There are several variations of how it is played, so the game doesn’t have any set rules. When our family first played the game, we only watched for plates from various states and Canadian provinces. The first person to spot a different state’s plate called it aloud then jotted the name on a page in a paper tablet. The person who first saw the most different states’ or provinces’ plates, at the end of the trip was the winner.
During shorter trips, we usually only saw Nebraska plates, the game was usually short because Iowa and South Dakota plates were often the only other plates to see. On slightly longer trips, we might see plates from Kansas, Colorado, or Wyoming. A real thrill was to see a license plate from Alaska or Ontario. I’m not sure why so many drivers from that province were in Nebraska at that time, but they far outnumbered cars from Manitoba and Saskatchewan. I don’t think we ever spotted plates from any other province.
Most of the time we just kept track of the different types of Nebraska plates. When I was young, the numbering system was categorized by county numbers. For instance, vehicles from Madison County have the prefix “7”. A Madison County plate might show “7-A123”. A vehicle from Wayne County might be stamped “27-A123”.
A bonus point was awarded if we could name the county that issued the plate. Another point was given if we could identify the county seat of that county. Our childhood Nebraska license plate game would be more difficult to play today because the numbering system has been altered for the higher population counties. They now use three letters, three numbers such as “ABC 123”. Lower population counties still use the old prefixes. Another complicating factor are vanity plates. There are also higher priced specialty plates.
Sometimes we tried to figure out how other states assigned plate numbers. Some, like Iowa, were straightforward. The county name, itself, appeared at the bottom of the plate. Then some combination of letters and numbers identified the vehicle.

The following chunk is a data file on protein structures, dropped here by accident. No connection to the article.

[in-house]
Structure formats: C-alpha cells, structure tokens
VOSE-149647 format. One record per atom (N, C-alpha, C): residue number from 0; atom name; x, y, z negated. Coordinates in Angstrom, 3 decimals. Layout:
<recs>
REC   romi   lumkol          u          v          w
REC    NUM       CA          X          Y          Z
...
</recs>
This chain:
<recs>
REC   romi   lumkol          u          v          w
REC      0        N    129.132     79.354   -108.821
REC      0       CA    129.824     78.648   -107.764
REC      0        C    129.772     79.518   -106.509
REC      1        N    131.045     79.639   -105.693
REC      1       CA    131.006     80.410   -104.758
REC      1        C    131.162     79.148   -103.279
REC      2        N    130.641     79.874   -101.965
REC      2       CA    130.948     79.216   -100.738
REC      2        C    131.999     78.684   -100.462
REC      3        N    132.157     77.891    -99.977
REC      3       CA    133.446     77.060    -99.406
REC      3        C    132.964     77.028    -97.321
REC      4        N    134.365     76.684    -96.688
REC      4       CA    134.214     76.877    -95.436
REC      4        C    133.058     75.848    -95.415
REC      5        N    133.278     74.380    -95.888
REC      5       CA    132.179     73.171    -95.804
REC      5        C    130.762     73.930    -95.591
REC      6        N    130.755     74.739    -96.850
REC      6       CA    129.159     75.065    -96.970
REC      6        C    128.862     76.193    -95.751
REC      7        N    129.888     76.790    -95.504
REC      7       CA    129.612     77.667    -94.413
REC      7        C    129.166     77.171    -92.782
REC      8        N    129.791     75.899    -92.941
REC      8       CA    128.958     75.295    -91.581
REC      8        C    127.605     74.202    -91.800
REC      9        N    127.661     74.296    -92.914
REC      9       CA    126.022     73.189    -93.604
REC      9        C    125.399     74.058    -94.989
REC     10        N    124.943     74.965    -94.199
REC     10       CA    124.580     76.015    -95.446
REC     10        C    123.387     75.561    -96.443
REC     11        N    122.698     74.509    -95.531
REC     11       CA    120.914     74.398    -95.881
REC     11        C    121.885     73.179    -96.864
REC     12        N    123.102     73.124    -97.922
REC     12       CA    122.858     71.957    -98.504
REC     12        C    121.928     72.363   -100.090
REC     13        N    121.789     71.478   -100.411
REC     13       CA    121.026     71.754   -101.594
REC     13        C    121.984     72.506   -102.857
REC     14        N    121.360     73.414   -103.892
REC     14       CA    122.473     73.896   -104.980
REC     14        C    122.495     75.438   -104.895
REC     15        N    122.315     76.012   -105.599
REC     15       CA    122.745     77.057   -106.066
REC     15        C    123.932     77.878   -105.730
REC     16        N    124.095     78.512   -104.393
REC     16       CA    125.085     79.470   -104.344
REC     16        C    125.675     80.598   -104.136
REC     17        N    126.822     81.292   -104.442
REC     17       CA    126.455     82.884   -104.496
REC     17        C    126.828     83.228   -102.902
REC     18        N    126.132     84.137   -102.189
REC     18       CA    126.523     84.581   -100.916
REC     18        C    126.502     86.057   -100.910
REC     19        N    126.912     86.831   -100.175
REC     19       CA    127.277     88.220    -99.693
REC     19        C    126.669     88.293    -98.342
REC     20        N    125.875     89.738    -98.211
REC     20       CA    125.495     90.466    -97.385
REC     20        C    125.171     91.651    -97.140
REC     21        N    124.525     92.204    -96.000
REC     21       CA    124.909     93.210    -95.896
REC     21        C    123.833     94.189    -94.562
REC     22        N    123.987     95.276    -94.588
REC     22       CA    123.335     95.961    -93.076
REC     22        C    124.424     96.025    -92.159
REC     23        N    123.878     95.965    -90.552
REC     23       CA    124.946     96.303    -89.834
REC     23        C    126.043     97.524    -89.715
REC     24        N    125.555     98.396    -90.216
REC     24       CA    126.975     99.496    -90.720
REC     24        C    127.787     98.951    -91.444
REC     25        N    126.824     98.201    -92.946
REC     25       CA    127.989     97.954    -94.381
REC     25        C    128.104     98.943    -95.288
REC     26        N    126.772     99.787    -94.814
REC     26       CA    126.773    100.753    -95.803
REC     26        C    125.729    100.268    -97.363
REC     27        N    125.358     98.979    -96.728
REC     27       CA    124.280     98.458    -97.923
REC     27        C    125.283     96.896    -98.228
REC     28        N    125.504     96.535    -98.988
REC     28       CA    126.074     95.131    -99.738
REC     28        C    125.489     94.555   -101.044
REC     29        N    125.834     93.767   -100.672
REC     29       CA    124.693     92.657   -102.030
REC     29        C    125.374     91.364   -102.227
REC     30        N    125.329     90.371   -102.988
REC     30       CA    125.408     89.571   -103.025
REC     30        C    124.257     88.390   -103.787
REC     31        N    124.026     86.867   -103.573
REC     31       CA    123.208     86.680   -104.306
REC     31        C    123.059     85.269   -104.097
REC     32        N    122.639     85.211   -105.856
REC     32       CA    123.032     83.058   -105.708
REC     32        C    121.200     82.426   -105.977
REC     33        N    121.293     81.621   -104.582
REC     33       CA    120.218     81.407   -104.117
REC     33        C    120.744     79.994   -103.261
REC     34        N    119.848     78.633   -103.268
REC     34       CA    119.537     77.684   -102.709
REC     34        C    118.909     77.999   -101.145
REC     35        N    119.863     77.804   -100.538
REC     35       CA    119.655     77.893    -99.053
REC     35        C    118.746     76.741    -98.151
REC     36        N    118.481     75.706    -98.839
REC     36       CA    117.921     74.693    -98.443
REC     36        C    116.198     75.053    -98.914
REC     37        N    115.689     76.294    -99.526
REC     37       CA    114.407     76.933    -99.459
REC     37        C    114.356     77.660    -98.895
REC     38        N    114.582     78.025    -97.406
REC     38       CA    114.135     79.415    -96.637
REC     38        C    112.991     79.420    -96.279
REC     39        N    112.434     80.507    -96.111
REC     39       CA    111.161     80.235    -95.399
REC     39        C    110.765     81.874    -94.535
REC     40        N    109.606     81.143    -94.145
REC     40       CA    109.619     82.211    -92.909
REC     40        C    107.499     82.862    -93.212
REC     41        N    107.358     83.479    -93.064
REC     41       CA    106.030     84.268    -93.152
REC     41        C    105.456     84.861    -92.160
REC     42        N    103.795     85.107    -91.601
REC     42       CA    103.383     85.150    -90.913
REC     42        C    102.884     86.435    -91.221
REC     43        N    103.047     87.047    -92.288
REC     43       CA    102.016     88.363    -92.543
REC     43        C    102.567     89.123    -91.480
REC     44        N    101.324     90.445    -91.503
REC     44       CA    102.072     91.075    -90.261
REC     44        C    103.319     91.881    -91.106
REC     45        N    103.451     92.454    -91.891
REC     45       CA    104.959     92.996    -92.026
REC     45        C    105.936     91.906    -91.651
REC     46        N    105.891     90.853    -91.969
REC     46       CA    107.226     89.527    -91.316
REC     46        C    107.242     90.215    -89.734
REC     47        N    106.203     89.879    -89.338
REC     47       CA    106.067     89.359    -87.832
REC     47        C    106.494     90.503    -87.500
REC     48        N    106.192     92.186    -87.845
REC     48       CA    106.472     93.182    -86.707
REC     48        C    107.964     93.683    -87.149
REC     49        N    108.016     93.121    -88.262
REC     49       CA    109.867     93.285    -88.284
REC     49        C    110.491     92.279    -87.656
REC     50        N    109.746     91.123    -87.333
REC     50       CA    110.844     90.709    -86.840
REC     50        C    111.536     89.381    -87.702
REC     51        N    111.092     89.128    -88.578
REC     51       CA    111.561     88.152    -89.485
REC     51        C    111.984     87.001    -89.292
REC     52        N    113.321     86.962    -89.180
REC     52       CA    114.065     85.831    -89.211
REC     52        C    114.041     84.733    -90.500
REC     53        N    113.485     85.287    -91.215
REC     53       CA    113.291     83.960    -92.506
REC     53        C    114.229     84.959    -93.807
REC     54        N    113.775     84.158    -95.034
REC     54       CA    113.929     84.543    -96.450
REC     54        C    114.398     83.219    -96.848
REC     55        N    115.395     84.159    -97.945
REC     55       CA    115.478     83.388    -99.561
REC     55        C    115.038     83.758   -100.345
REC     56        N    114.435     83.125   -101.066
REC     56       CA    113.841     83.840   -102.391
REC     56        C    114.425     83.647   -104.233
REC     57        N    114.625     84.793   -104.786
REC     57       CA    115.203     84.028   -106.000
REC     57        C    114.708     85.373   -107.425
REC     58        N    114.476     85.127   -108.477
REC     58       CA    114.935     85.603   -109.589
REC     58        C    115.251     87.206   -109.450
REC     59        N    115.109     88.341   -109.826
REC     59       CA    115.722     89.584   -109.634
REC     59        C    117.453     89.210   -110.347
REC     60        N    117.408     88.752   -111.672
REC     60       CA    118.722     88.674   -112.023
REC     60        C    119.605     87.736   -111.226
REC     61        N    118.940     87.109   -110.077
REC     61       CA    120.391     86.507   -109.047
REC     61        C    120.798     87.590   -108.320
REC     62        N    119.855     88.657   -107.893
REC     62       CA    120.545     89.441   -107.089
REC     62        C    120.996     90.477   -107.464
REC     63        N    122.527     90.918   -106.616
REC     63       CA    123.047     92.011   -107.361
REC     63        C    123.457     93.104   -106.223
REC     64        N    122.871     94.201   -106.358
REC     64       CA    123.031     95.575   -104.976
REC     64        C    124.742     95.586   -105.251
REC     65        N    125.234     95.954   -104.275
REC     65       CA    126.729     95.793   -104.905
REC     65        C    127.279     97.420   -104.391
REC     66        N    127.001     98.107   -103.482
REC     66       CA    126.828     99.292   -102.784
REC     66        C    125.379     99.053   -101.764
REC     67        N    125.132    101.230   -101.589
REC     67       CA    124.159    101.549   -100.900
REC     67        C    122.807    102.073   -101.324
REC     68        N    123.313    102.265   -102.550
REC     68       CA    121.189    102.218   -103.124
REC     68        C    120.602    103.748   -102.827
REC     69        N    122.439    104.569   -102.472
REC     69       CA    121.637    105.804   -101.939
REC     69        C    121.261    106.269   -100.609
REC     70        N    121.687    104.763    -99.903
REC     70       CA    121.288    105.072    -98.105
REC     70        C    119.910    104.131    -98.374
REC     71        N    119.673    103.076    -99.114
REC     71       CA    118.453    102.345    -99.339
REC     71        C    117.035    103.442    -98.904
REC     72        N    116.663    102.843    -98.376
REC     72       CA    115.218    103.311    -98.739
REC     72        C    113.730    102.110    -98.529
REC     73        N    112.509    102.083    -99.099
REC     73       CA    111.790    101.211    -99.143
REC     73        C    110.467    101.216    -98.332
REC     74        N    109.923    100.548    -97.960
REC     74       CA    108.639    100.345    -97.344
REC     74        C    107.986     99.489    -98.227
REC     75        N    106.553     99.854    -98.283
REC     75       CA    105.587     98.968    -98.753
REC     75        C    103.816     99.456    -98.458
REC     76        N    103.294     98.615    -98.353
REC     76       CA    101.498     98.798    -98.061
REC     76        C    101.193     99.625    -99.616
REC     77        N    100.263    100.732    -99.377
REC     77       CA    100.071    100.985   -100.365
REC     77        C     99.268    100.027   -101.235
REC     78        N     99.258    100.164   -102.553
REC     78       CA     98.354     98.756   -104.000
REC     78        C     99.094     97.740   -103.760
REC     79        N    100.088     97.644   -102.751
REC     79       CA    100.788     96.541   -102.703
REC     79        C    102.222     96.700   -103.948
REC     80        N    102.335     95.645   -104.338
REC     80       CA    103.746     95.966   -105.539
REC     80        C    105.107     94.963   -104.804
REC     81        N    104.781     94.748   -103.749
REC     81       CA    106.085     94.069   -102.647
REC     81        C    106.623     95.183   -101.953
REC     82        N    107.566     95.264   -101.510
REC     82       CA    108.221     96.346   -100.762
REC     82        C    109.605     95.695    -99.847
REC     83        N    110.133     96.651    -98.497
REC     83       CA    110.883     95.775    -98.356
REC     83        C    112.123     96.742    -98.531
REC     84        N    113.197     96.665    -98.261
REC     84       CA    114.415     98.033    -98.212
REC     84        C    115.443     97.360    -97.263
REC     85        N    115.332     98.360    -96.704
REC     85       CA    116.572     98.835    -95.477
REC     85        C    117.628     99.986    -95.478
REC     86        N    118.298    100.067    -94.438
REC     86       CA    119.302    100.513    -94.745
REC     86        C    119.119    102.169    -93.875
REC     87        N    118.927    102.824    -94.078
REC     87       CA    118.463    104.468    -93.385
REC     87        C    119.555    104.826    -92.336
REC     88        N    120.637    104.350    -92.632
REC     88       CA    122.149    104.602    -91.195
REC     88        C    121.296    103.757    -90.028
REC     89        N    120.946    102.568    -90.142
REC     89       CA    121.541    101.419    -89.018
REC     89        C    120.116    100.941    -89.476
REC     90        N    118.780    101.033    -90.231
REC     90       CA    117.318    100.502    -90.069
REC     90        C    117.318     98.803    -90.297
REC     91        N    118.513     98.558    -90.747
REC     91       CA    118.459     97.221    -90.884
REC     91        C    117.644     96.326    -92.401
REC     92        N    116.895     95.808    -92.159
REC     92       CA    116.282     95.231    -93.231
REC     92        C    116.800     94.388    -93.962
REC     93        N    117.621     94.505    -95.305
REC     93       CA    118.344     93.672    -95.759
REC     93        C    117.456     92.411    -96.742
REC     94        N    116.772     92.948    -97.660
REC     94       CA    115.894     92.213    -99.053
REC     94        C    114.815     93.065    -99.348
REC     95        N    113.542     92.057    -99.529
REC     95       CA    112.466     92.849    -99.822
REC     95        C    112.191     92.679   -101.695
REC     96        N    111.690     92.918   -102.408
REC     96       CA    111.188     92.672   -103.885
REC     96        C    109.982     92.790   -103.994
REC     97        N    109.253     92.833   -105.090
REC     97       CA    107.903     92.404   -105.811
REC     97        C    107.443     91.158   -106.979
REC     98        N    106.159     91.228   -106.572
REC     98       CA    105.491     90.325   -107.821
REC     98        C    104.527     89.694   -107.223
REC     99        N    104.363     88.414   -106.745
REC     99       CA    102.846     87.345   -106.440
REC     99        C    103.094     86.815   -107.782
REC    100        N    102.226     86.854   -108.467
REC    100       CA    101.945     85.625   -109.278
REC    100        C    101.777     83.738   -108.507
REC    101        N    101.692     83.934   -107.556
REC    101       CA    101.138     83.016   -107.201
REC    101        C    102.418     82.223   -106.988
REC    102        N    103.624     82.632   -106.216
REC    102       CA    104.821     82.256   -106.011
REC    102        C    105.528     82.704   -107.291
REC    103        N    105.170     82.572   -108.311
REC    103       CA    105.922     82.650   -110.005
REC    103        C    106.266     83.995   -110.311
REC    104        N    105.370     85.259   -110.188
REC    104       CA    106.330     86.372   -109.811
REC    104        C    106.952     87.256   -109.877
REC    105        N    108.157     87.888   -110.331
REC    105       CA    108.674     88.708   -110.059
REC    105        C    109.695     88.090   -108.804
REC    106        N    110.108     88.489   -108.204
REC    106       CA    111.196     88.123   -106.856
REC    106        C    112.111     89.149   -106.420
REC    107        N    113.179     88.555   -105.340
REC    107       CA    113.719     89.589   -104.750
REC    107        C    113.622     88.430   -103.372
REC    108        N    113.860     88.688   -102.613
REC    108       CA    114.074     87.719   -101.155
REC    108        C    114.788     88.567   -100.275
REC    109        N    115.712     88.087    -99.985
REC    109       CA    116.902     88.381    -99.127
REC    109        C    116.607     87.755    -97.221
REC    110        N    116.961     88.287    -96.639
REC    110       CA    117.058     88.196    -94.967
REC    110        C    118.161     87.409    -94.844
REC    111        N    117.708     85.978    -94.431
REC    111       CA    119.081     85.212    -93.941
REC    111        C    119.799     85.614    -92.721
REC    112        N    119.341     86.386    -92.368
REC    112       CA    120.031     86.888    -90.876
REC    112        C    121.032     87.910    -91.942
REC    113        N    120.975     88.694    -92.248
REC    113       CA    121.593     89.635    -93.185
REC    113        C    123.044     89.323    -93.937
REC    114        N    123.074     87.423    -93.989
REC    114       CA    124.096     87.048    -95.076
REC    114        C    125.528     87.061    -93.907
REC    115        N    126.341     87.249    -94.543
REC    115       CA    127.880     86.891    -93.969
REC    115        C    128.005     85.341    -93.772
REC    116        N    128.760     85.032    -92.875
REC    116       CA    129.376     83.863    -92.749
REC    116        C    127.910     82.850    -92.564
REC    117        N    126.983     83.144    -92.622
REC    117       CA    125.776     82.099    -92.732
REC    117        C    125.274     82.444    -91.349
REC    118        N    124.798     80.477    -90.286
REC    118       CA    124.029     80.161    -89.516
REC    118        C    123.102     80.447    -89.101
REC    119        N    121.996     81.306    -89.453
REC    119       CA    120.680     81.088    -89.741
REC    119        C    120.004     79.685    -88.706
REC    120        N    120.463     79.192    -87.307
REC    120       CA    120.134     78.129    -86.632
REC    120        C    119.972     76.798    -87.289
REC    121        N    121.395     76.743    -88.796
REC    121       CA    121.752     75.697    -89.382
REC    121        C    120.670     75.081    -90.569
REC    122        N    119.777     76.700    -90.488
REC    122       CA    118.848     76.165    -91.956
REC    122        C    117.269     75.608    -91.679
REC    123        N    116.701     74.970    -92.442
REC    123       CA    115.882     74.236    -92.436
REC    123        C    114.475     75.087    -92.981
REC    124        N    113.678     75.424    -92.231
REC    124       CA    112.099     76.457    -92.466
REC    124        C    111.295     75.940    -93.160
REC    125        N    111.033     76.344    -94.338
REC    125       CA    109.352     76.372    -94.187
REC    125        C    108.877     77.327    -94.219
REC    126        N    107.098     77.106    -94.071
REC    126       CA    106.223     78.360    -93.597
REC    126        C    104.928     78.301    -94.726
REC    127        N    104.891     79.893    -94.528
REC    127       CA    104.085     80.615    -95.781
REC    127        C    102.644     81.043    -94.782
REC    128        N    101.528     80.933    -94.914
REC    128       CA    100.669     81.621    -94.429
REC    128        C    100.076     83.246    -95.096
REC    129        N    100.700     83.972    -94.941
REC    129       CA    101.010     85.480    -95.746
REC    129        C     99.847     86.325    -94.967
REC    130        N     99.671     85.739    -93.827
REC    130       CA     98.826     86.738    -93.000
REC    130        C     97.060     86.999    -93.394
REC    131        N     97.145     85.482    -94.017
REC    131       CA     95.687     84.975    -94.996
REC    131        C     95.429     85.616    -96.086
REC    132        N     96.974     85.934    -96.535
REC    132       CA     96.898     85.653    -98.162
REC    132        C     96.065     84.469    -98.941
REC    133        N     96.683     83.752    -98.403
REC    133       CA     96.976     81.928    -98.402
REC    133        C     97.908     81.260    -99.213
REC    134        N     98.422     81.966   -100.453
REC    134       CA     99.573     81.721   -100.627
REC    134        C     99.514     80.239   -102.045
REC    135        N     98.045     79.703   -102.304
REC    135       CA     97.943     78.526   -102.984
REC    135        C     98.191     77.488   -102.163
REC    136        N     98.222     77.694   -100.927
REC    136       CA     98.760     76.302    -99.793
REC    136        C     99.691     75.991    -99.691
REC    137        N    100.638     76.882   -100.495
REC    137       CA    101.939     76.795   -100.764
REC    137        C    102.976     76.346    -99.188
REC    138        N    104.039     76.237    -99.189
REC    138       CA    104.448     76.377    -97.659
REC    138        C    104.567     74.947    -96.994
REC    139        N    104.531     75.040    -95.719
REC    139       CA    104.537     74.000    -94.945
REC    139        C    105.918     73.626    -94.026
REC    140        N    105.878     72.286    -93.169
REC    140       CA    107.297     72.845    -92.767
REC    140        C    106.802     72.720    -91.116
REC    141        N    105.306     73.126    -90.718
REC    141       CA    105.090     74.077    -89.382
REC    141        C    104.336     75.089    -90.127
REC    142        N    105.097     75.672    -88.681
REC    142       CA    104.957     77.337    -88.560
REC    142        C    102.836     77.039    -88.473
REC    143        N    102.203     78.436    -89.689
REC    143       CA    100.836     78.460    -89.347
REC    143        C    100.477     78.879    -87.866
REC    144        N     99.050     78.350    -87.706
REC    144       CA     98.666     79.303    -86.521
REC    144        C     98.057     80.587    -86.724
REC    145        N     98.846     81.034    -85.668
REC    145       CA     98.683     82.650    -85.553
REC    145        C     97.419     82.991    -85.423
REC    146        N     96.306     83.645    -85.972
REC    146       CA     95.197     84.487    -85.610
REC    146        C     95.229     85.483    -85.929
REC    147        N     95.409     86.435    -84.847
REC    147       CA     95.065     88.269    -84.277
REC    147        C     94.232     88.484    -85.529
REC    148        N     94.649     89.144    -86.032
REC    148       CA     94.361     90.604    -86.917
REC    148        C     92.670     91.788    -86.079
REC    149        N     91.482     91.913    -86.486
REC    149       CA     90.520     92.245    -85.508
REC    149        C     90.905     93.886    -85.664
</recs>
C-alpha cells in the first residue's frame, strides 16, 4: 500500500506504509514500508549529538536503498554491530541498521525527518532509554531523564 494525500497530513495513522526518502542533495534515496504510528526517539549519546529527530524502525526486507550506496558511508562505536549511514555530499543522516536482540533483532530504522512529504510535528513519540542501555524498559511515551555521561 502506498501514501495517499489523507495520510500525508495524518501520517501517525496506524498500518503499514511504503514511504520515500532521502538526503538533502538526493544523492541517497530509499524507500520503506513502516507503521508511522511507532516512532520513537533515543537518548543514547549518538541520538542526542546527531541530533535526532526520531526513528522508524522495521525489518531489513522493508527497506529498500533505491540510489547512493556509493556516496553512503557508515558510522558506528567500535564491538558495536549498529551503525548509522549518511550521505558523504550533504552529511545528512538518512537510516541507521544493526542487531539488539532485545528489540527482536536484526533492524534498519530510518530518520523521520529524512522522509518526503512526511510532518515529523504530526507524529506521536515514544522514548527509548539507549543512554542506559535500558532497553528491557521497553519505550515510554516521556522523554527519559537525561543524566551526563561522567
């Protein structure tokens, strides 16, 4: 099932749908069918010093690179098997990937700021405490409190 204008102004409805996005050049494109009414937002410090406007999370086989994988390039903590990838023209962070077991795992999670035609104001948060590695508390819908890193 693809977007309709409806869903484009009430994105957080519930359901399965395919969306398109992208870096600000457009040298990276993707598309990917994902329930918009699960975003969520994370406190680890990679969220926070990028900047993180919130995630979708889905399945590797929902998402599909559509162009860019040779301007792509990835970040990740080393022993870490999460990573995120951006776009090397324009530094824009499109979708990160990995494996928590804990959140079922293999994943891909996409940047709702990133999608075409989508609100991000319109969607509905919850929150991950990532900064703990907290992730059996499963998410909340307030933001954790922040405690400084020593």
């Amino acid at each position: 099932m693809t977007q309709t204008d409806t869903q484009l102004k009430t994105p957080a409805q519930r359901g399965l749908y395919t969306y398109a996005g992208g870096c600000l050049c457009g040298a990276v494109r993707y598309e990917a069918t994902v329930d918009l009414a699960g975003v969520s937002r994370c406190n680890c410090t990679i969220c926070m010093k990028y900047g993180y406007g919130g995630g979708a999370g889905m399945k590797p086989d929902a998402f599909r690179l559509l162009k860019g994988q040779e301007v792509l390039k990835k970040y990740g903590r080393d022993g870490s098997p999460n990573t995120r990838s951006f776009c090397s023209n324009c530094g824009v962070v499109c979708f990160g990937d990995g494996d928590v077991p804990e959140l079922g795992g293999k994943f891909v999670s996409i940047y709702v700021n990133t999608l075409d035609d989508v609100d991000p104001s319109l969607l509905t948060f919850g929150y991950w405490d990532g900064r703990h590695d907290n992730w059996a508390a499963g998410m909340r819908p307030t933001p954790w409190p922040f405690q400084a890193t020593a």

South Dakota had a variation on the county numbering system, similar to Nebraska’s, but we couldn’t figure out which number belonged with any particular county. South Dakota eventually adopted a confusing system that mixed up numbers and letters. One aspect of South Dakota plates, is that the passenger car plates usually had a depiction of Mount Rushmore somewhere on each plate.
California plates added a different dimension to our license plate game. Older cars had black plates with yellow numbers and letters, while newer cars sported blue plates with yellow numbers, so we counted California as two states. The new California plates aren’t as distinctive and the numbering lettering system appears to be random and arbitrary. I suppose with so many motor vehicles registered in California, the numbering of cars is much more complicated.
As far as attractiveness of license plates goes, in my opinion, New Mexico’s older plates win hands down. The ancient Zia Sun symbol is an elegant and simple adornment also found on their state flag. I think it might be worth moving to Albuquerque just to have “Land of Enchantment” plates on the ol’ Camry.
It’s funny how such common things as license plates can stimulate so much curiosity and enjoyment.
The Blue Jay of Happiness notes that the very first license plate in the world was registered to Daniel and Hermann Beissbarth of Munich, Germany in 1899. It was simply the number “1” on an orange plate.